AMERICAN POLITICAL HISTORY IS rife with presidential elections that were determined well before the year in which the campaigns were held.
The most prominent example in our lifetime may have been Jimmy Carter’s election in 1976 that likely was decided when his opponent, incumbent President Gerald Ford, pardoned his successor, the disgraced Richard Nixon, whose Watergate scandal brought down his presidency.
Four decades later, could that happen again? Has next year’s presidential election been determined by President Barack Obama’s broken promises for comprehensive immigration reform — which has angered many immigration reform activists, including some threatening a boycott of the 2016 elections?
Could a low Hispanic voter turnout among traditionally Democratic-voting Latinos, caused by disappointment over the Obama failure to secure comprehensive immigration reform legislation, cost preemptive Democratic nominee Hillary Clinton the presidency?
There were renewed signs of that on Cinco de Mayo in Southern California when some Latinos — Union del Barrio-LA, MEXA de ELAC and the Los Angeles Brown Berets — protested Clinton’s appearance at a rally at East Los Angeles College.
“Organizers called Clinton an enemy of the working class,” LA Weekly reported. “They also argue that her Central American policies as secretary of state caused death, destruction and deportation.”
Last fall, members of a DREAMers’ organization confronted the former Secretary of State at a North Carolina rally over the Obama administration’s dismal record on immigration reform, raising the possibility that disillusioned young Latinos could threaten to urge the nation’s 25.2 million Hispanic voters to skip casting ballots in 2016.
Latinos boycotting the election would be payback for the foot-dragging by President Obama on immigration reform, which he promised in 2008 but has put off successfully championing in Congress and has only minimally executed through executive action.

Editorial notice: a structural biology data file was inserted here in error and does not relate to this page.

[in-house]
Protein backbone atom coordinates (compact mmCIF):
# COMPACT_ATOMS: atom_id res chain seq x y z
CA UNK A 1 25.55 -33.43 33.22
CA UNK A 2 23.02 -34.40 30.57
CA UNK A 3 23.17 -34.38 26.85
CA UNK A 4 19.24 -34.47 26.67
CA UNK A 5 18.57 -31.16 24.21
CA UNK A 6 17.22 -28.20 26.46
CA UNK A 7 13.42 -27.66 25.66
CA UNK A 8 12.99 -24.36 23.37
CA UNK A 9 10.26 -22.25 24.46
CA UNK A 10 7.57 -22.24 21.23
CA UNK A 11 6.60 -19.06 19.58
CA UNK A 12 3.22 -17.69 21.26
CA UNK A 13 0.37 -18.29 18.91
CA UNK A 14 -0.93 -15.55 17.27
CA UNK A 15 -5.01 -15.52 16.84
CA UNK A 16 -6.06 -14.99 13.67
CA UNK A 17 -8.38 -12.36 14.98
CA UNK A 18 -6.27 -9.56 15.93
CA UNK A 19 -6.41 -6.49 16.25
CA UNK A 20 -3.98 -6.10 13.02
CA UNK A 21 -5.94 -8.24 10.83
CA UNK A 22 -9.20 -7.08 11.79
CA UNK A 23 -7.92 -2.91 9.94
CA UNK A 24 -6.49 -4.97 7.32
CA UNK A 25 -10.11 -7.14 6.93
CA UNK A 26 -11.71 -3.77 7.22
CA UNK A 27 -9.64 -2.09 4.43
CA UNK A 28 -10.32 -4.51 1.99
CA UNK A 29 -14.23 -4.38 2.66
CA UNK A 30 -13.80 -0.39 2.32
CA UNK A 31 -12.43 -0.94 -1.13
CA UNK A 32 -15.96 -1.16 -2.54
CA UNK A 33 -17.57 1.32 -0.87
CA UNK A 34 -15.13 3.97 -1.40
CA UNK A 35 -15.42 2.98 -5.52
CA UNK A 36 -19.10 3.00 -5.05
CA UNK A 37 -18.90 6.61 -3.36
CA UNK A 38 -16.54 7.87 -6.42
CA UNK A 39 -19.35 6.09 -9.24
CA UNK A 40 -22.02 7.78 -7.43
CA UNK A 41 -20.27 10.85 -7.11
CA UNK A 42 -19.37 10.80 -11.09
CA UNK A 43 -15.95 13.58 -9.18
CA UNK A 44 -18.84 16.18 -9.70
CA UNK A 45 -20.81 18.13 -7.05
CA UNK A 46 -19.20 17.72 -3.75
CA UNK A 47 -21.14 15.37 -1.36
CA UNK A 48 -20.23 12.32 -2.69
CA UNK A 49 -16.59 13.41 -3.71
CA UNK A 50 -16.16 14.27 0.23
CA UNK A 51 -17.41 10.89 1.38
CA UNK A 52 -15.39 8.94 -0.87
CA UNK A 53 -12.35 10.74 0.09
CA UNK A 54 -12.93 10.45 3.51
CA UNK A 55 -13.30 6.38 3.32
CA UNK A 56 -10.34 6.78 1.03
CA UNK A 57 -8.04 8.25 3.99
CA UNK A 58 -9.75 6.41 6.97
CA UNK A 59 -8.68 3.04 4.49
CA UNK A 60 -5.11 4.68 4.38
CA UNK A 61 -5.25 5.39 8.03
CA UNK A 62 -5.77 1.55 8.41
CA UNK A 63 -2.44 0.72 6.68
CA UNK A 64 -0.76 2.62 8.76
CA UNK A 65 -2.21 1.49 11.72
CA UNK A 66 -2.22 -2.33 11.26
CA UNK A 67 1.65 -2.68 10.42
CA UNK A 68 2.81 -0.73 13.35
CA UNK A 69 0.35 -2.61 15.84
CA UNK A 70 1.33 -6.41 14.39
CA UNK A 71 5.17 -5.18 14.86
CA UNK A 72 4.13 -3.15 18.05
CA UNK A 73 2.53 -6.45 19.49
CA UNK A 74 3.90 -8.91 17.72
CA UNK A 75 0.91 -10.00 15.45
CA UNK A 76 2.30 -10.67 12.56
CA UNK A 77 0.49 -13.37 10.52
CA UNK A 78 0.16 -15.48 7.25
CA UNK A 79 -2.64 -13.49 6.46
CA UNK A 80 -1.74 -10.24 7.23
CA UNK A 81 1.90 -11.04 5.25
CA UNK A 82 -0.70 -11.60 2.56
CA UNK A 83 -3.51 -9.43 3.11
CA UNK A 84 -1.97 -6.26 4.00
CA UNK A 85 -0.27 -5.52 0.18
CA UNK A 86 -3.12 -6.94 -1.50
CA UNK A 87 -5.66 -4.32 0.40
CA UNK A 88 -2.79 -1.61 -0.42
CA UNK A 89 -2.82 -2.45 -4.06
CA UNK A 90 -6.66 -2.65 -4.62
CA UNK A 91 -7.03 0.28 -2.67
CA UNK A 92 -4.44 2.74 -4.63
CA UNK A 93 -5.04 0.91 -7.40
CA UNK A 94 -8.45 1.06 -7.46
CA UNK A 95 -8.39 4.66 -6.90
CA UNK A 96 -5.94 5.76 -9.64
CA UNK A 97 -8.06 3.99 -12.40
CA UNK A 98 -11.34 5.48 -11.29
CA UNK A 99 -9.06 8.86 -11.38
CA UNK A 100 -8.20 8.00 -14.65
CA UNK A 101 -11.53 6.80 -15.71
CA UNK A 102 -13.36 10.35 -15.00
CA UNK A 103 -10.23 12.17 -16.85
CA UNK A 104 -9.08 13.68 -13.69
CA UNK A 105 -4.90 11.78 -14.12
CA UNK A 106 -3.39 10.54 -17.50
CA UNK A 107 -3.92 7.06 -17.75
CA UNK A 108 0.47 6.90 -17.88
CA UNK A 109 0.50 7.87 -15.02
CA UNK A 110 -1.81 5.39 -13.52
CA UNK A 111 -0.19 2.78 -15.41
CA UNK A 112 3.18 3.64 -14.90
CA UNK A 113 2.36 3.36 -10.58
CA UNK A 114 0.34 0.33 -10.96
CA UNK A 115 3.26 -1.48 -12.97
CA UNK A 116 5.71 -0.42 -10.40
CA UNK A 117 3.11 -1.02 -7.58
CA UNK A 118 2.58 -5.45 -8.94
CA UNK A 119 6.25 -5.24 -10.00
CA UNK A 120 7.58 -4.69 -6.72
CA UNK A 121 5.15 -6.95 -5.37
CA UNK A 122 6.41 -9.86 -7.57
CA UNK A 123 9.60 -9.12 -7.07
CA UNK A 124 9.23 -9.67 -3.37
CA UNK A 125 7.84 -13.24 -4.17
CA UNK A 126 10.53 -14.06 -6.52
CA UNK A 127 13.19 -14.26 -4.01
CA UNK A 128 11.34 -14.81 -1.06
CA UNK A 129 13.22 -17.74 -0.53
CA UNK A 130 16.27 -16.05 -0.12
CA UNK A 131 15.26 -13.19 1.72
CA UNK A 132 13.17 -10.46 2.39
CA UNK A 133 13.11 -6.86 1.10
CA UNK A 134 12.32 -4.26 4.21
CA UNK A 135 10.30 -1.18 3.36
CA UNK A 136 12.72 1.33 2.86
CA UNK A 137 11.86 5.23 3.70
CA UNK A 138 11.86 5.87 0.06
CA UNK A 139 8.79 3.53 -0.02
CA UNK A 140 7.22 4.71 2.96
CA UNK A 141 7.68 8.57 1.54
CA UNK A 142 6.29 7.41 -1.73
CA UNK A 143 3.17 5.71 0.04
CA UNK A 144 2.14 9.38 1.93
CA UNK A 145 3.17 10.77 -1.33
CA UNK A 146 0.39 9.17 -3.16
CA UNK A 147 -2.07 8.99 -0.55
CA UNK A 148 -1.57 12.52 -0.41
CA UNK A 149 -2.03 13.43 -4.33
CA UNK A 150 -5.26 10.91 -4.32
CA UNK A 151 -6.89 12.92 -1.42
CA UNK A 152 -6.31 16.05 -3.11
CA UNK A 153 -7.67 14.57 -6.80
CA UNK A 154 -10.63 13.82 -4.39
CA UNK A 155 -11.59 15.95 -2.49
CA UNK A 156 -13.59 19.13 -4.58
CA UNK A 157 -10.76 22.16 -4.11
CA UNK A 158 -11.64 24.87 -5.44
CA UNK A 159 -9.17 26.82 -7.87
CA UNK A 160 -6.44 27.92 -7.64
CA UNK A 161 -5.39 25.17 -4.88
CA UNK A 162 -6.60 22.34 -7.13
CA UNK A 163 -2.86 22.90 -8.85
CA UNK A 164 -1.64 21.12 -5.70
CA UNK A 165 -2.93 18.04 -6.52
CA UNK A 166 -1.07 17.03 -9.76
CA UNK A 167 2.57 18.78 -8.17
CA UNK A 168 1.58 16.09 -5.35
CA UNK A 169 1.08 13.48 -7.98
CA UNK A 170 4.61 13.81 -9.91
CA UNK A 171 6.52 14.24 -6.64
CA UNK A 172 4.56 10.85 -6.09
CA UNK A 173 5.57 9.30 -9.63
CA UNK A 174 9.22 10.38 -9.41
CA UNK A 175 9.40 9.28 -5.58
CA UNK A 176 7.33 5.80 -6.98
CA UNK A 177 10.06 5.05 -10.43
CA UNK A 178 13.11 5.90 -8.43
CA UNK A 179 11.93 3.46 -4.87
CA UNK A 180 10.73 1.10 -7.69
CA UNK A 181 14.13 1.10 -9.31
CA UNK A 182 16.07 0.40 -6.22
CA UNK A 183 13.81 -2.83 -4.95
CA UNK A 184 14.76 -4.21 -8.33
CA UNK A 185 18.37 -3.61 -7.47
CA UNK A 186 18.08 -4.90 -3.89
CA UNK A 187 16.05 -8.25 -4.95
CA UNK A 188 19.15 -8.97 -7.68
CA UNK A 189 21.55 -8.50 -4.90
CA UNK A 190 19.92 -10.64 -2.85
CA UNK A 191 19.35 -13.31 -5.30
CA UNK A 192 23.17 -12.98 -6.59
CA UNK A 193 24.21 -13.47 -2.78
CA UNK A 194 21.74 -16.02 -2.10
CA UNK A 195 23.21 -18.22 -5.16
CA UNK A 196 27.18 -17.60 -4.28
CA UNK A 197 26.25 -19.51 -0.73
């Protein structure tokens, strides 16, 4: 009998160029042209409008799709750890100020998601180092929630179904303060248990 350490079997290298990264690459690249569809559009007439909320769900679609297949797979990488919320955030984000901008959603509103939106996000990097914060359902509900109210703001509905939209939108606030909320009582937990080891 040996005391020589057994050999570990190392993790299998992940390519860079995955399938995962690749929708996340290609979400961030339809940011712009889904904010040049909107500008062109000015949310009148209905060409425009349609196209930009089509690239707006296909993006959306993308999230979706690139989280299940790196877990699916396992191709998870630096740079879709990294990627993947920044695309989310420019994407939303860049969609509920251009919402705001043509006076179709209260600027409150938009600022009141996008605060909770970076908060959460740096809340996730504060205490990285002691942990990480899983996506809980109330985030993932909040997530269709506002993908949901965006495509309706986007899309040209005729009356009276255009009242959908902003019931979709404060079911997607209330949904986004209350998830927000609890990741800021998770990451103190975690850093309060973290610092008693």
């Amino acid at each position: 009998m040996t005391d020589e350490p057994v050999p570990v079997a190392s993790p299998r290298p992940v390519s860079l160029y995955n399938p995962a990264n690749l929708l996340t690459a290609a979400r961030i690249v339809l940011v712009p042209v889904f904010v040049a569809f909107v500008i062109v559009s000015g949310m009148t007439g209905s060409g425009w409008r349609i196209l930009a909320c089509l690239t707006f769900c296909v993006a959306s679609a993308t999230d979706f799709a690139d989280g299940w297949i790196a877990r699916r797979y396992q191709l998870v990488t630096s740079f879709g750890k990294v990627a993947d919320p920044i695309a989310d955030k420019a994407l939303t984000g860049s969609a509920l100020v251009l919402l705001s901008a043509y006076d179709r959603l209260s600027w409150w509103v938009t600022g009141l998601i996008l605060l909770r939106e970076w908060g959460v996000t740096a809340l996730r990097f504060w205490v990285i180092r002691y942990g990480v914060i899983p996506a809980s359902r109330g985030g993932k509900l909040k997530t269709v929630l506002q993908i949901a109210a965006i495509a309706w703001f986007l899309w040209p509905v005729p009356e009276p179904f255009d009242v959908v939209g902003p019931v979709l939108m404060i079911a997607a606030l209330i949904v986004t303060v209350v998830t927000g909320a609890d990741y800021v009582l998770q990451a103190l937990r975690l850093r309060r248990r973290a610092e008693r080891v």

Democrats in California today are still reeling from the likelihood that the notoriously low turnout among Hispanic voters in the 2014 off-year elections likely cost former Assembly Speaker John Perez the state controller’s election.
Perez, former Los Angeles Mayor Antonio Villaraigosa’s cousin, finished behind fellow Democrat Betty Yee by fewer than 500 votes, dampening the rising star dreams of the once politically powerful Perez, who had been a favorite to win the office.
Latinos make up more than one of every five registered voters — 22.7 percent — in California. But for Perez’s important statewide election they voted at a rate of just 6 percent.
Although Latinos historically have been low turnout voters, especially in mid-term elections, no one expected the dismally low turnout would cost Hispanics a statewide office and also raise questions about 2016, especially if immigration reform activists follow through on their boycott threat.
The reason for the President continually putting immigration reform on the backburner has been nothing short of playing politics. In 2014, Obama chose not to risk giving Republicans something more with which to rally their faithful in that mid-term year, fearing that the Democrats could lose control of the Senate in his final two years as president.